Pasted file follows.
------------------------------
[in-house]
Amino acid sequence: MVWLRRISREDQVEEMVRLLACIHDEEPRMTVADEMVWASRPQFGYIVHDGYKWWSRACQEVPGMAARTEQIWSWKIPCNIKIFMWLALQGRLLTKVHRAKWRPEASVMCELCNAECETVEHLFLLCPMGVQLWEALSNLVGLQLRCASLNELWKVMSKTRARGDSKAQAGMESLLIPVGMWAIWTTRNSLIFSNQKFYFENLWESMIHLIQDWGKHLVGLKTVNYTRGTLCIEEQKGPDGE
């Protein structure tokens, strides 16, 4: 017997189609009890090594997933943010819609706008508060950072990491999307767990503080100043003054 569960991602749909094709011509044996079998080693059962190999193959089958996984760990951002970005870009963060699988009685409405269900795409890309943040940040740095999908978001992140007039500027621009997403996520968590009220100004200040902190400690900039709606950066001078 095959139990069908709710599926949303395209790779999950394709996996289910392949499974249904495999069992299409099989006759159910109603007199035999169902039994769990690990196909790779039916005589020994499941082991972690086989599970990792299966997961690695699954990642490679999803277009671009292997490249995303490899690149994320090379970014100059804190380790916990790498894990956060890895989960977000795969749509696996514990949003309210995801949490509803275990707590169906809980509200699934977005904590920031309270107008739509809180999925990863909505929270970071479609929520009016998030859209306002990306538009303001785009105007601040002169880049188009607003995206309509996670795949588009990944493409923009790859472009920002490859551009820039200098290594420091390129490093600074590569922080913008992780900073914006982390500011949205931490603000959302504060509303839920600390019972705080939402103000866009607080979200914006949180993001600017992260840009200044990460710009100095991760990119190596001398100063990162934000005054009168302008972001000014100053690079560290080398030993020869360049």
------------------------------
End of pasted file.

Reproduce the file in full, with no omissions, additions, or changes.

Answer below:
[in-house]
Amino acid sequence: MVWLRRISREDQVEEMVRLLACIHDEEPRMTVADEMVWASRPQFGYIVHDGYKWWSRACQEVPGMAARTEQIWSWKIPCNIKIFMWLALQGRLLTKVHRAKWRPEASVMCELCNAECETVEHLFLLCPMGVQLWEALSNLVGLQLRCASLNELWKVMSKTRARGDSKAQAGMESLLIPVGMWAIWTTRNSLIFSNQKFYFENLWESMIHLIQDWGKHLVGLKTVNYTRGTLCIEEQKGPDGE
């Protein structure tokens, strides 16, 4: 017997189609009890090594997933943010819609706008508060950072990491999307767990503080100043003054 569960991602749909094709011509044996079998080693059962190999193959089958996984760990951002970005870009963060699988009685409405269900795409890309943040940040740095999908978001992140007039500027621009997403996520968590009220100004200040902190400690900039709606950066001078 095959139990069908709710599926949303395209790779999950394709996996289910392949499974249904495999069992299409099989006759159910109603007199035999169902039994769990690990196909790779039916005589020994499941082991972690086989599970990792299966997961690695699954990642490679999803277009671009292997490249995303490899690149994320090379970014100059804190380790916990790498894990956060890895989960977000795969749509696996514990949003309210995801949490509803275990707590169906809980509200699934977005904590920031309270107008739509809180999925990863909505929270970071479609929520009016998030859209306002990306538009303001785009105007601040002169880049188009607003995206309509996670795949588009990944493409923009790859472009920002490859551009820039200098290594420091390129490093600074590569922080913008992780900073914006982390500011949205931490603000959302504060509303839920600390019972705080939402103000866009607080979200914006949180993001600017992260840009200044990460710009100095991760990119190596001398100063990162934000005054009168302008972001000014100053690079560290080398030993020869360049």